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When someone becomes a registrar, are they sold software, or do they go to a website to operate?

GoDaddy, for example.

When they paid the ICANN the necessary fees to become a registrar, did ICANN sell them software/hardware to use?

 

Or does GoDaddy perform all of their transactions for customers on an ICANN website?

 

My question is also: what if GoDaddy tried to sell to me, as a favor, a domain that someone already owned:

could GoDaddy "force" the sale to me anyway?

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Super User I Super User I
Super User I
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Re: When someone becomes a registrar, are they sold software, or do they go to a website to operate?

The answer is "Yes" @nelsonkane.

 

There are different ways to be a registrar and different levels you can go for in addition to several companies you could use. What you get kind of depends on what you choose. You can expect everything from a turnkey website, documentation, tutorials, to API or nothing at all. 

 

As a registrar you sale new or available domains and/or broker existing domains. I don't think that GoDaddy is ever both the seller and broker? GoDaddy often offers premium domains for sale and they have a trusted broker service for those must have domains. Forcing a domain sale should not happen. Often domain disputes are handled by force but that is more of a ICANN and court process than a GoDaddy one. 

 

I'm getting the impression that there is another question here @nelsonkane?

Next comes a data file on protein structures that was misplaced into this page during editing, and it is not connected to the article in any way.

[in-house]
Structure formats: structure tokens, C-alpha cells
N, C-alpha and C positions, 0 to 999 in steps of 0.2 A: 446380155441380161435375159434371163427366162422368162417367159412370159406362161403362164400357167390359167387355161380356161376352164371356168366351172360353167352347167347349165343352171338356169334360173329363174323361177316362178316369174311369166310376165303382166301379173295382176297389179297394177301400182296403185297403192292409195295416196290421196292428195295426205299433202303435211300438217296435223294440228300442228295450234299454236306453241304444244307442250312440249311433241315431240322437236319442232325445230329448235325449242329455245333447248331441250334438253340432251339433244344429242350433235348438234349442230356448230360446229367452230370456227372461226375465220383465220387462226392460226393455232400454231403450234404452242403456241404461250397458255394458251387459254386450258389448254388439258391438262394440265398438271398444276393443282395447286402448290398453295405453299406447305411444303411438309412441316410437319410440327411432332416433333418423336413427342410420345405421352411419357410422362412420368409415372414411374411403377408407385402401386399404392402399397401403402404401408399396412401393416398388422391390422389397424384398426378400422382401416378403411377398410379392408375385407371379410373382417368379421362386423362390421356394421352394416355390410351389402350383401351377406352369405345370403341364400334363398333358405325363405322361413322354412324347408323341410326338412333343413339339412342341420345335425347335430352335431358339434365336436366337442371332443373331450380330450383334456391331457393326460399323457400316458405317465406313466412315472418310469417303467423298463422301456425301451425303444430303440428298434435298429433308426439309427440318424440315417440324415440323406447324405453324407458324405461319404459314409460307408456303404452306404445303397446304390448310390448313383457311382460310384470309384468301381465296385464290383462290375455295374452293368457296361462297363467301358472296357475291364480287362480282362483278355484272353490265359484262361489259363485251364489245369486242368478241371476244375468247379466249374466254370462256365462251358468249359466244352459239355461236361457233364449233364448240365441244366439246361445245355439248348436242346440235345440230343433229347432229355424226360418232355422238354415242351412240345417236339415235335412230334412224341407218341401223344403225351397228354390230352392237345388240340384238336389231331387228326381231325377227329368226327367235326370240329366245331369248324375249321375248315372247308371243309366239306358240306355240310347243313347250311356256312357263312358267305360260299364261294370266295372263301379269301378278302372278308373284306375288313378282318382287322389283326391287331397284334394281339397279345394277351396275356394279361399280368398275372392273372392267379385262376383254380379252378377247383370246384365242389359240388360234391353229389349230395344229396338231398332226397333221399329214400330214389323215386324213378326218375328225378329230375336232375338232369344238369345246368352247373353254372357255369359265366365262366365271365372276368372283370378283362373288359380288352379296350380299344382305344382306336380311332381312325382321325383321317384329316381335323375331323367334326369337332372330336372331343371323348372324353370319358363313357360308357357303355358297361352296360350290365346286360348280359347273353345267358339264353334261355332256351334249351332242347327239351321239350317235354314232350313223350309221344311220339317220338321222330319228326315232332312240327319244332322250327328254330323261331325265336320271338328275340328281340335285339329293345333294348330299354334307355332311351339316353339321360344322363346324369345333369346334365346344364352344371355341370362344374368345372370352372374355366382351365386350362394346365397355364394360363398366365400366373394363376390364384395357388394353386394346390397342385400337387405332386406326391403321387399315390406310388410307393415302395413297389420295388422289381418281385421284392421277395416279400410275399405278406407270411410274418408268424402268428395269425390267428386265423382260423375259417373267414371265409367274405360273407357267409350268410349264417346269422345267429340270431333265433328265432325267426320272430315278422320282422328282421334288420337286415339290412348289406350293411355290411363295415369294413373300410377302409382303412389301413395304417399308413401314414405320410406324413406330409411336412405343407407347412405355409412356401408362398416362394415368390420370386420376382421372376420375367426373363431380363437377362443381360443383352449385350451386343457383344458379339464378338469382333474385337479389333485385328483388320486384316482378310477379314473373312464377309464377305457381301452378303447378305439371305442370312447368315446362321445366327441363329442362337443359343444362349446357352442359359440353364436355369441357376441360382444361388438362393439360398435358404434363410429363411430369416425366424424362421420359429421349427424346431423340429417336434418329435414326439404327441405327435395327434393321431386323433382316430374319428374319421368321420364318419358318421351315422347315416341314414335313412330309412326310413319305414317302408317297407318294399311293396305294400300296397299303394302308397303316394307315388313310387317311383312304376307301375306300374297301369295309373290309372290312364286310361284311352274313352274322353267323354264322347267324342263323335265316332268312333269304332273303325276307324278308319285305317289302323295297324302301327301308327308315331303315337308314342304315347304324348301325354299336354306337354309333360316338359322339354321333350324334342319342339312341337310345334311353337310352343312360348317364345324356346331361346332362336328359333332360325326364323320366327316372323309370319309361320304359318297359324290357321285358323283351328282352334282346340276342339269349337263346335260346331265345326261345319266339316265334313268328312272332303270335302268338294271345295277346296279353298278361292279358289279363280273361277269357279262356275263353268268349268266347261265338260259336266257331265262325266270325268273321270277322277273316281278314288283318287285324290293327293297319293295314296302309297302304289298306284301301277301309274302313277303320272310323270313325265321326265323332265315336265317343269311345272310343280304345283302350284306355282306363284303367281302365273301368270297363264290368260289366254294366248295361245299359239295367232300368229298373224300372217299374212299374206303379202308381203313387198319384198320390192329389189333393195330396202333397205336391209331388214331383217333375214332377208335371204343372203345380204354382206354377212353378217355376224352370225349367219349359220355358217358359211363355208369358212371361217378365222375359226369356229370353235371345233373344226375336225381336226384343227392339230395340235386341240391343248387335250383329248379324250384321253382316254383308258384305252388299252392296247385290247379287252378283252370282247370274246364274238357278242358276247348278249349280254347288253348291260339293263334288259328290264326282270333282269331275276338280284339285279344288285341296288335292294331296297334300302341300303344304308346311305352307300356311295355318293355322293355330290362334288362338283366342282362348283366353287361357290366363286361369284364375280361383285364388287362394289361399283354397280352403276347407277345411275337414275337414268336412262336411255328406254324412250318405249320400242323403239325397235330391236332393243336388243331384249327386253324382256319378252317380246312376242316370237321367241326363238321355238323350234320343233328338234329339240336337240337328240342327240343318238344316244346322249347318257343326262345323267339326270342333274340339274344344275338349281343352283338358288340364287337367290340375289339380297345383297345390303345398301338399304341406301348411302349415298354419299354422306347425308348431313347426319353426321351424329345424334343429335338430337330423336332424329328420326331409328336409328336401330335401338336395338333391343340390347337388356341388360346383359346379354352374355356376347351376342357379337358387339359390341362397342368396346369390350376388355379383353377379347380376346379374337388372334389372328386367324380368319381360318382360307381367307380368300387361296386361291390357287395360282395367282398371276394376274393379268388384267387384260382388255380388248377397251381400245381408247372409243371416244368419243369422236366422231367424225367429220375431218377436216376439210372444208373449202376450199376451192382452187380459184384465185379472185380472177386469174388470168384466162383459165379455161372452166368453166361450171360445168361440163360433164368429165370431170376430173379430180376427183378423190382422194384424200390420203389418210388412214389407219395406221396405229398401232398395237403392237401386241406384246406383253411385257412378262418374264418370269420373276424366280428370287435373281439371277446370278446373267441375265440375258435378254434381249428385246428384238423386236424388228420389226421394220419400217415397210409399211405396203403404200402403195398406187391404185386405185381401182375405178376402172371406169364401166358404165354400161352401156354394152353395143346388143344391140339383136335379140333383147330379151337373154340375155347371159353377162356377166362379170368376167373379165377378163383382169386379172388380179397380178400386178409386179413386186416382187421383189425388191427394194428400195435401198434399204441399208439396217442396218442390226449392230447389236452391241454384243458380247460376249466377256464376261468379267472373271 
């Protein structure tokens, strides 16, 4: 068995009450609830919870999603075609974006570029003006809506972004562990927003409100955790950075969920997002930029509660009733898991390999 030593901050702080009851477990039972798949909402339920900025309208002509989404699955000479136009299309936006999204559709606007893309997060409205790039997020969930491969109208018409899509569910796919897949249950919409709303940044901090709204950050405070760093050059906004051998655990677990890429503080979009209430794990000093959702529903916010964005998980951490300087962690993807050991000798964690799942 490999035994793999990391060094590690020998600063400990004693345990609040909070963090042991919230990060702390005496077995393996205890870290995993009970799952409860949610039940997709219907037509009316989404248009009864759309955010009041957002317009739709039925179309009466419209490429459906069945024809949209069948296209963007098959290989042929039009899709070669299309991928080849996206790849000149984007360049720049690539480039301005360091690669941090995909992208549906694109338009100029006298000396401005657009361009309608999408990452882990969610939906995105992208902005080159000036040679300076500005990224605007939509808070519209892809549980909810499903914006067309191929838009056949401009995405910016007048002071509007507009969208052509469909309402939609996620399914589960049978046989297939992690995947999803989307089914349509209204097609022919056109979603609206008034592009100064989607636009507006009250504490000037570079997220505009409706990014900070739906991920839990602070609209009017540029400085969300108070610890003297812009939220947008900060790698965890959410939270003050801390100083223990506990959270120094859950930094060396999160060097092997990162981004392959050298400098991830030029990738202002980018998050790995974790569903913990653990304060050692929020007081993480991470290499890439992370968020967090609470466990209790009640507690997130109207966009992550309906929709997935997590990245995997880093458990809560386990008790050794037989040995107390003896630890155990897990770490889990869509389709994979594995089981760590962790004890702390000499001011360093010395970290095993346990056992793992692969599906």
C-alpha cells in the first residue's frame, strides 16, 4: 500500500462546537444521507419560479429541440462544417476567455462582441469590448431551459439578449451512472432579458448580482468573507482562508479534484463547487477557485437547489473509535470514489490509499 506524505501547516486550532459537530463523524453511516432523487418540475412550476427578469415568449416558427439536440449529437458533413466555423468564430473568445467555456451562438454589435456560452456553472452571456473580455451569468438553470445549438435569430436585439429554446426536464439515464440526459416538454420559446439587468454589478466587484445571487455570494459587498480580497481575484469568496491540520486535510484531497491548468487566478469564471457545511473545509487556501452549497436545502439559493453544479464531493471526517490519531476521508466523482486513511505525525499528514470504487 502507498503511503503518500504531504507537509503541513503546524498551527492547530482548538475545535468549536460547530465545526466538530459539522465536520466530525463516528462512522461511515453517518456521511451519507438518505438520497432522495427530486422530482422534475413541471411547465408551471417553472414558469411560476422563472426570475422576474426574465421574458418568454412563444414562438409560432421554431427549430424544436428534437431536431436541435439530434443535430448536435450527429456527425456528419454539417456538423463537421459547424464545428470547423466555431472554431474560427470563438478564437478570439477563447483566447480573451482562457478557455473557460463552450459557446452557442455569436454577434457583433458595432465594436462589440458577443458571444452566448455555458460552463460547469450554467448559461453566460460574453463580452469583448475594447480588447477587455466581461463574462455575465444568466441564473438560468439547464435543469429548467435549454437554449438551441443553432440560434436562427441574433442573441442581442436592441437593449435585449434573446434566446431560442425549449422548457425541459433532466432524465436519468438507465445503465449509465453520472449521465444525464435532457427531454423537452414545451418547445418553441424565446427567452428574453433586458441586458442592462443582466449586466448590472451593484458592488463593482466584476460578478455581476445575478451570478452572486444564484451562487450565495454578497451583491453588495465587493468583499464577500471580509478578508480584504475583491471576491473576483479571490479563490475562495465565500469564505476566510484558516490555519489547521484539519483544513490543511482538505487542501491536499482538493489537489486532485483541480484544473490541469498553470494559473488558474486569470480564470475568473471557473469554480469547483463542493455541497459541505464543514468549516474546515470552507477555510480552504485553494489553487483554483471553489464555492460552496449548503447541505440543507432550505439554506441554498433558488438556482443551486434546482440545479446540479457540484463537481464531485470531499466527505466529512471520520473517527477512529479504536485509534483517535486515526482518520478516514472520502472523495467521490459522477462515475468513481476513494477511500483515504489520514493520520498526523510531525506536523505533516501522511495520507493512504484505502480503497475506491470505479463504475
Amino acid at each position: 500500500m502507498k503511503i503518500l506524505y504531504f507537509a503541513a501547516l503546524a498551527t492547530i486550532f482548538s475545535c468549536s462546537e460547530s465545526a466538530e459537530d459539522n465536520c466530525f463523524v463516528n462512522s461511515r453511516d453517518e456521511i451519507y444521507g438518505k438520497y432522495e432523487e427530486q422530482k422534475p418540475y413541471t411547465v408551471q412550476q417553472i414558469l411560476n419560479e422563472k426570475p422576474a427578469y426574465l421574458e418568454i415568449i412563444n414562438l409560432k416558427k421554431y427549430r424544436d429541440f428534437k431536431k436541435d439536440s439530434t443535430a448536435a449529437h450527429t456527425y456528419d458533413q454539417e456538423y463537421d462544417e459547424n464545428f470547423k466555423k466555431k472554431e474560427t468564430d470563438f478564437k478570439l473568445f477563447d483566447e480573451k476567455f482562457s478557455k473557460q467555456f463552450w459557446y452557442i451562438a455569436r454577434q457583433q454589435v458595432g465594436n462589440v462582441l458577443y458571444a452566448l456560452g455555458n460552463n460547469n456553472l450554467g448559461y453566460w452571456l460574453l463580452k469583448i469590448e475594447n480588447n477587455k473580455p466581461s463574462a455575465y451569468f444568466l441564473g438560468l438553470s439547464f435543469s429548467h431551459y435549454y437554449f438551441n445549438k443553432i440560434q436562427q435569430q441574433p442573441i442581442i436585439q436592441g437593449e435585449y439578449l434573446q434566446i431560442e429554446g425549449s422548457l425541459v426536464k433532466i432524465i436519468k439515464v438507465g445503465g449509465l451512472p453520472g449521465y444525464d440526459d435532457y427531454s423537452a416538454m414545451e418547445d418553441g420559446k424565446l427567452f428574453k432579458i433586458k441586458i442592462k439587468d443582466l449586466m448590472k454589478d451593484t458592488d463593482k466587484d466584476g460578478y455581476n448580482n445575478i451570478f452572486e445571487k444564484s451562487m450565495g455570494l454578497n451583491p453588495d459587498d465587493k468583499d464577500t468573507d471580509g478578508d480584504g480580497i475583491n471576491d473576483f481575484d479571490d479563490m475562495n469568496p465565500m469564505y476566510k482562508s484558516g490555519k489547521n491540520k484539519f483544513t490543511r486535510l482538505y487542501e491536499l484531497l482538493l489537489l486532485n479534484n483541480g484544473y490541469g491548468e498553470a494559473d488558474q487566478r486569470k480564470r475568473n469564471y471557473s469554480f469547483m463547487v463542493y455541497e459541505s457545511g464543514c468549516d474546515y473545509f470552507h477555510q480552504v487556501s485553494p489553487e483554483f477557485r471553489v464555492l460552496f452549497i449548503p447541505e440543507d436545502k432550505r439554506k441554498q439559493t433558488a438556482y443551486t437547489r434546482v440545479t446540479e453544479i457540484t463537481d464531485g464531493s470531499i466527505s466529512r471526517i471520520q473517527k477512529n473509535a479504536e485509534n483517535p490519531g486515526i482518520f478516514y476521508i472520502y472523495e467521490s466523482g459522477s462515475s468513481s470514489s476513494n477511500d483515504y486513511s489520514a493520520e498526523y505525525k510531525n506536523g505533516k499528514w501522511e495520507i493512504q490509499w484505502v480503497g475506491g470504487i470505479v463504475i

...turns out that my two cents is worth less or more depending on the current exchange rate.

roy darling *my posts seem a lot shorter in my head

View solution in original post

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Super User I Super User I
Super User I
Solution

Re: When someone becomes a registrar, are they sold software, or do they go to a website to operate?

The answer is "Yes" @nelsonkane.

 

There are different ways to be a registrar and different levels you can go for in addition to several companies you could use. What you get kind of depends on what you choose. You can expect everything from a turnkey website, documentation, tutorials, to API or nothing at all. 

 

As a registrar you sale new or available domains and/or broker existing domains. I don't think that GoDaddy is ever both the seller and broker? GoDaddy often offers premium domains for sale and they have a trusted broker service for those must have domains. Forcing a domain sale should not happen. Often domain disputes are handled by force but that is more of a ICANN and court process than a GoDaddy one. 

 

I'm getting the impression that there is another question here @nelsonkane?

 

...turns out that my two cents is worth less or more depending on the current exchange rate.

roy darling *my posts seem a lot shorter in my head

View solution in original post